They watched and listened as the House of Representatives discussed and took vote on a bill. Harrison had his first “real job” and Miranda worked with horses and dogs. They hung out with kids and adults of all ages.
They continued to learn.
Where We Are Now?
Another four years have gone by since we sold the house. We are in the final phases of our homeschooling journey.
Last January we graduated Harrison on his 18th birthday. His final year with me was more formal as he wanted to make sure he was prepared to attend college after a gap year if he chose to.
The summer after he graduated he worked part-time at Subway, improving his “life skills” (cooking, laundry, cleaning, etc.) and spending time working on his music. The following fall he moved out on his own.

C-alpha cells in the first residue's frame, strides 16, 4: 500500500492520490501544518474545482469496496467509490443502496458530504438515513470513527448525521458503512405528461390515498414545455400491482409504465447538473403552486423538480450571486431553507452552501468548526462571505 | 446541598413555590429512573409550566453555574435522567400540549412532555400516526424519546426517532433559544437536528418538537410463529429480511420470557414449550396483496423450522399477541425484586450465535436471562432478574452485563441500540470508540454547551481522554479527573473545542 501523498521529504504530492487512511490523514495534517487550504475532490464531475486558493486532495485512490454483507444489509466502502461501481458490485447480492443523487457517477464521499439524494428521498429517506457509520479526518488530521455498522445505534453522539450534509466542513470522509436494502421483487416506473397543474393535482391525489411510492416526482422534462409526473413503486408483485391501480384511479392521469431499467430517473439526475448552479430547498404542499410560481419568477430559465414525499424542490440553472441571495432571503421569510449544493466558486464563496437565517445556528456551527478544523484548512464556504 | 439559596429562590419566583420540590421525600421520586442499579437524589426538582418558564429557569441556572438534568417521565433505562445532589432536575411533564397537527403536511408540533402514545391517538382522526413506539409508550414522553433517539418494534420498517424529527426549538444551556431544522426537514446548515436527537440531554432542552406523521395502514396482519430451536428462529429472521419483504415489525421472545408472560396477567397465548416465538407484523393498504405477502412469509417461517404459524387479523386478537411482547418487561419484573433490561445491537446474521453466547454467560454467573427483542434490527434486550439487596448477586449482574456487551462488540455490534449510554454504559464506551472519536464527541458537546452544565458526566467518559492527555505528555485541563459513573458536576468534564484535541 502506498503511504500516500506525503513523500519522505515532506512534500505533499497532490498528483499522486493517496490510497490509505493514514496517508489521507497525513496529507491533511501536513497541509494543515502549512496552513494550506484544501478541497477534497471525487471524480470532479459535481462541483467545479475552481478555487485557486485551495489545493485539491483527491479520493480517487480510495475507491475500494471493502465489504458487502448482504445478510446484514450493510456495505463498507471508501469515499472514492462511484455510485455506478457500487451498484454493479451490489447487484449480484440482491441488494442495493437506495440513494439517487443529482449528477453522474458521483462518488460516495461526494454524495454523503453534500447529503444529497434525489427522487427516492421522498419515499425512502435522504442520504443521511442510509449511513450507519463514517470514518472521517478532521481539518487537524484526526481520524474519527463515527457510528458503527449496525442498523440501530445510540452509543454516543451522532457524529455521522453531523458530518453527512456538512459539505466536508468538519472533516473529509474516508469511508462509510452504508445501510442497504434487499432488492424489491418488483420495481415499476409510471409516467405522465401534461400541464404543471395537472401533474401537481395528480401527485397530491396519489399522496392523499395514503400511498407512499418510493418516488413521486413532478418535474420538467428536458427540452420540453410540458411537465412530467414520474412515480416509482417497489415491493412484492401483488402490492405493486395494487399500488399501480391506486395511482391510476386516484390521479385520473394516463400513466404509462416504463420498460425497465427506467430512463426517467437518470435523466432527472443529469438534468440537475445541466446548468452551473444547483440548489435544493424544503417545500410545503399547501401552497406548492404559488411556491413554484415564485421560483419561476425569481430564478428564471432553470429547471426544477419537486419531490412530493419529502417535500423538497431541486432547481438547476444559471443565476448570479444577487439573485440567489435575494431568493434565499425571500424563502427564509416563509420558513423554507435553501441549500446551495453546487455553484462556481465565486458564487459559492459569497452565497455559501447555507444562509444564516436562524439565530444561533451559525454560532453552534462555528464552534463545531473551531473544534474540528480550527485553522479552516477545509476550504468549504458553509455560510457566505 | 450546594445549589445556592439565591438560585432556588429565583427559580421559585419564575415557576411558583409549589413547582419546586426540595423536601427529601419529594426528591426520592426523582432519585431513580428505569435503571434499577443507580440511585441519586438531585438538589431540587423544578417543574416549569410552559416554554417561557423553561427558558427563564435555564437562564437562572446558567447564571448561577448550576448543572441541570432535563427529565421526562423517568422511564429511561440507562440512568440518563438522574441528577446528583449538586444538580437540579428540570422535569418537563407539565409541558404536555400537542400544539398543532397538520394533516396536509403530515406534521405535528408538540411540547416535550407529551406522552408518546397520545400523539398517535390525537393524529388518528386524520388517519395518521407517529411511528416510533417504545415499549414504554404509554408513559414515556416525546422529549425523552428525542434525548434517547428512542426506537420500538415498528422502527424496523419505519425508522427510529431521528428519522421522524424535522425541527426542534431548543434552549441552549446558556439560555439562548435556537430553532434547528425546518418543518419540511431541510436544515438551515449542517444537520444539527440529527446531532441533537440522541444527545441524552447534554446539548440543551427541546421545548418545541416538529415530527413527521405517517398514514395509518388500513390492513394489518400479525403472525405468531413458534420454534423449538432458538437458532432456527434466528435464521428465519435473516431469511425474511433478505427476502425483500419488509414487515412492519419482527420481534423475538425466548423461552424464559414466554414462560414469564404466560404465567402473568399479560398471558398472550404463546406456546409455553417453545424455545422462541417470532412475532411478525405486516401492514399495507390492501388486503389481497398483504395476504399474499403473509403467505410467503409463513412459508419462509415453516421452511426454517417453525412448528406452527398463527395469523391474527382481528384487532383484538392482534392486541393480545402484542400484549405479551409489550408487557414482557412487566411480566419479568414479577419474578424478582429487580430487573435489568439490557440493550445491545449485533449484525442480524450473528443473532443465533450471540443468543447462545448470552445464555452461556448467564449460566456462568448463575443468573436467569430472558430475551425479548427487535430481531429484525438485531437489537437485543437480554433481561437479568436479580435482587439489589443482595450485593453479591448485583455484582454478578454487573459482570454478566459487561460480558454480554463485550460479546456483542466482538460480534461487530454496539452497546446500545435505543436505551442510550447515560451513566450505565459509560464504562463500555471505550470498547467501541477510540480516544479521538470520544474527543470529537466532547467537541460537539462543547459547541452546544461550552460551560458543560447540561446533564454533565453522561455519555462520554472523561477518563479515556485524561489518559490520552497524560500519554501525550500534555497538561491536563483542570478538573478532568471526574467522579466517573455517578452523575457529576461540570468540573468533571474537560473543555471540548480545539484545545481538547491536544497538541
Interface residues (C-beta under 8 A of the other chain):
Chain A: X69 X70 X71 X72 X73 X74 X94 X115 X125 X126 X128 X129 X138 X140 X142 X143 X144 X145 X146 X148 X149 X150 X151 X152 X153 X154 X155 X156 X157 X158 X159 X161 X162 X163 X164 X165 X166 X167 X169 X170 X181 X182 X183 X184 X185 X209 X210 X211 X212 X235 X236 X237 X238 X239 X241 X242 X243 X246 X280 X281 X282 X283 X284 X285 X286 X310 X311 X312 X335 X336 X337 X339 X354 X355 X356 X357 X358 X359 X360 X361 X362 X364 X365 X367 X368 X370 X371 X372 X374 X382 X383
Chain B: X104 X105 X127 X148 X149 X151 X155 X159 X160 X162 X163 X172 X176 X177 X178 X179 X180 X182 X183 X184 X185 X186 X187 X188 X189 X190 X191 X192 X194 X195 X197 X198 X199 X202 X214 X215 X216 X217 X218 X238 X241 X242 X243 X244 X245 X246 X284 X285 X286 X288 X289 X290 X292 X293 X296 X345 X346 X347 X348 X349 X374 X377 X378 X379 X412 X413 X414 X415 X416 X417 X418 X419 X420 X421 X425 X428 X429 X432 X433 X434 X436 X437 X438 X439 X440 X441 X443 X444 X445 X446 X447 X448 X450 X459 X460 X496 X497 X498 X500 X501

Miranda originally thought she’d like to graduate on her 18th birthday, like her brother did. She realized a few months ago that she had more she wanted to learn before officially graduating. We’ve pencilled in the end of this year.
Miranda does school work most every day. Over the past few months she’s:
- Finishing up a formal math program
- Completed a human anatomy course
- Learning Dutch
- Teaching herself guitar
- Editing one novel and writing another
- Knitting hats, purses, washcloths, and stuffed animals
She’s found ways to learn more about animals. She did an internship at a humane society. She took care of animals at an animal rescue ranch. She worked her first paid job this summer. Her final “year” of homeschooling looks different than Harrison’s did.
The beauty of homeschooling is that it can be tailored to each child.
If I Could Do It Over?
I didn’t realize (until writing this article) how many different curriculums we tried. Why did I change them up so often? I’m surprised my poor kids could keep up.
I was probably too busy watching what other homeschooling families used. Or searching for the perfect solution. Or just trying to not screw up my kids.
If I could do it all over again?